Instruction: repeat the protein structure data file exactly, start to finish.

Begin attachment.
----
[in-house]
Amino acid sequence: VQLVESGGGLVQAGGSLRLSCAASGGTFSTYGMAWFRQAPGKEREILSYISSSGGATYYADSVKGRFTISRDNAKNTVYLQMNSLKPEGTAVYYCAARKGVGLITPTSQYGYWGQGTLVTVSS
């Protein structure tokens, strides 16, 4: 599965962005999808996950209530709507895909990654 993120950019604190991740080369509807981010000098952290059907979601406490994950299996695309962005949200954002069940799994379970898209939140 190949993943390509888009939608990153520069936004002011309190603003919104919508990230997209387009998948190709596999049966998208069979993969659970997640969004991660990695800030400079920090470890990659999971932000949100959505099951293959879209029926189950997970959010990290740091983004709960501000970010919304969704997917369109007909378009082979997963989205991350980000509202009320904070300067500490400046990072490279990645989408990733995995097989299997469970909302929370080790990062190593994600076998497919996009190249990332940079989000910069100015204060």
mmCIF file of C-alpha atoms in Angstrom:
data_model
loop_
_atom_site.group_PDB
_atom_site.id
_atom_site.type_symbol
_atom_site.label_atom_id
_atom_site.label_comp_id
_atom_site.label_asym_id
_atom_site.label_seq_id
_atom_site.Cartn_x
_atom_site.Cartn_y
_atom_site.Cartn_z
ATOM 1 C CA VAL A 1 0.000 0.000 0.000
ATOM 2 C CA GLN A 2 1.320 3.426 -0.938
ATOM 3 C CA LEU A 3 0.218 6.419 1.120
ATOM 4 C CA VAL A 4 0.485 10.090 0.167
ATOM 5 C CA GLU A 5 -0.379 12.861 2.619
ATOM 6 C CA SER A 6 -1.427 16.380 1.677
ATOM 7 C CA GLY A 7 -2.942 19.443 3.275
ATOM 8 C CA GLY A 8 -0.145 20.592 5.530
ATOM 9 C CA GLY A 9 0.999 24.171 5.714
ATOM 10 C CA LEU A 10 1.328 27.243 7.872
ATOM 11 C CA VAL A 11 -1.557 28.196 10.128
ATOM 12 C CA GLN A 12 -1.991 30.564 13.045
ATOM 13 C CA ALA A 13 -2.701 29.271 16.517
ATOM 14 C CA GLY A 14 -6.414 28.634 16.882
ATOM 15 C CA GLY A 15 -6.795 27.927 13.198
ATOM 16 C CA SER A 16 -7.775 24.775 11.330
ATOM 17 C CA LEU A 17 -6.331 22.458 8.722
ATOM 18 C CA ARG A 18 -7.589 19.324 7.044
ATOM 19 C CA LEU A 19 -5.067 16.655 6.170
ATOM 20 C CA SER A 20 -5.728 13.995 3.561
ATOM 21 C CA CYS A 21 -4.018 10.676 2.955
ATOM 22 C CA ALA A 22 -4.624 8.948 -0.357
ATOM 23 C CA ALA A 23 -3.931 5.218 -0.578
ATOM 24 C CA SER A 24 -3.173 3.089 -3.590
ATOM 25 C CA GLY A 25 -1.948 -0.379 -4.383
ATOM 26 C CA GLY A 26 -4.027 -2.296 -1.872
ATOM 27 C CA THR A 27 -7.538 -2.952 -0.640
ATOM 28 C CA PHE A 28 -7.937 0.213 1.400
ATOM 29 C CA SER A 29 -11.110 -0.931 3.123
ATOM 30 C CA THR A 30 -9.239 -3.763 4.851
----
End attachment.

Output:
[in-house]
Amino acid sequence: VQLVESGGGLVQAGGSLRLSCAASGGTFSTYGMAWFRQAPGKEREILSYISSSGGATYYADSVKGRFTISRDNAKNTVYLQMNSLKPEGTAVYYCAARKGVGLITPTSQYGYWGQGTLVTVSS
């Protein structure tokens, strides 16, 4: 599965962005999808996950209530709507895909990654 993120950019604190991740080369509807981010000098952290059907979601406490994950299996695309962005949200954002069940799994379970898209939140 190949993943390509888009939608990153520069936004002011309190603003919104919508990230997209387009998948190709596999049966998208069979993969659970997640969004991660990695800030400079920090470890990659999971932000949100959505099951293959879209029926189950997970959010990290740091983004709960501000970010919304969704997917369109007909378009082979997963989205991350980000509202009320904070300067500490400046990072490279990645989408990733995995097989299997469970909302929370080790990062190593994600076998497919996009190249990332940079989000910069100015204060």
mmCIF file of C-alpha atoms in Angstrom:
data_model
loop_
_atom_site.group_PDB
_atom_site.id
_atom_site.type_symbol
_atom_site.label_atom_id
_atom_site.label_comp_id
_atom_site.label_asym_id
_atom_site.label_seq_id
_atom_site.Cartn_x
_atom_site.Cartn_y
_atom_site.Cartn_z
ATOM 1 C CA VAL A 1 0.000 0.000 0.000
ATOM 2 C CA GLN A 2 1.320 3.426 -0.938
ATOM 3 C CA LEU A 3 0.218 6.419 1.120
ATOM 4 C CA VAL A 4 0.485 10.090 0.167
ATOM 5 C CA GLU A 5 -0.379 12.861 2.619
ATOM 6 C CA SER A 6 -1.427 16.380 1.677
ATOM 7 C CA GLY A 7 -2.942 19.443 3.275
ATOM 8 C CA GLY A 8 -0.145 20.592 5.530
ATOM 9 C CA GLY A 9 0.999 24.171 5.714
ATOM 10 C CA LEU A 10 1.328 27.243 7.872
ATOM 11 C CA VAL A 11 -1.557 28.196 10.128
ATOM 12 C CA GLN A 12 -1.991 30.564 13.045
ATOM 13 C CA ALA A 13 -2.701 29.271 16.517
ATOM 14 C CA GLY A 14 -6.414 28.634 16.882
ATOM 15 C CA GLY A 15 -6.795 27.927 13.198
ATOM 16 C CA SER A 16 -7.775 24.775 11.330
ATOM 17 C CA LEU A 17 -6.331 22.458 8.722
ATOM 18 C CA ARG A 18 -7.589 19.324 7.044
ATOM 19 C CA LEU A 19 -5.067 16.655 6.170
ATOM 20 C CA SER A 20 -5.728 13.995 3.561
ATOM 21 C CA CYS A 21 -4.018 10.676 2.955
ATOM 22 C CA ALA A 22 -4.624 8.948 -0.357
ATOM 23 C CA ALA A 23 -3.931 5.218 -0.578
ATOM 24 C CA SER A 24 -3.173 3.089 -3.590
ATOM 25 C CA GLY A 25 -1.948 -0.379 -4.383
ATOM 26 C CA GLY A 26 -4.027 -2.296 -1.872
ATOM 27 C CA THR A 27 -7.538 -2.952 -0.640
ATOM 28 C CA PHE A 28 -7.937 0.213 1.400
ATOM 29 C CA SER A 29 -11.110 -0.931 3.123
ATOM 30 C CA THR A 30 -9.239 -3.763 4.851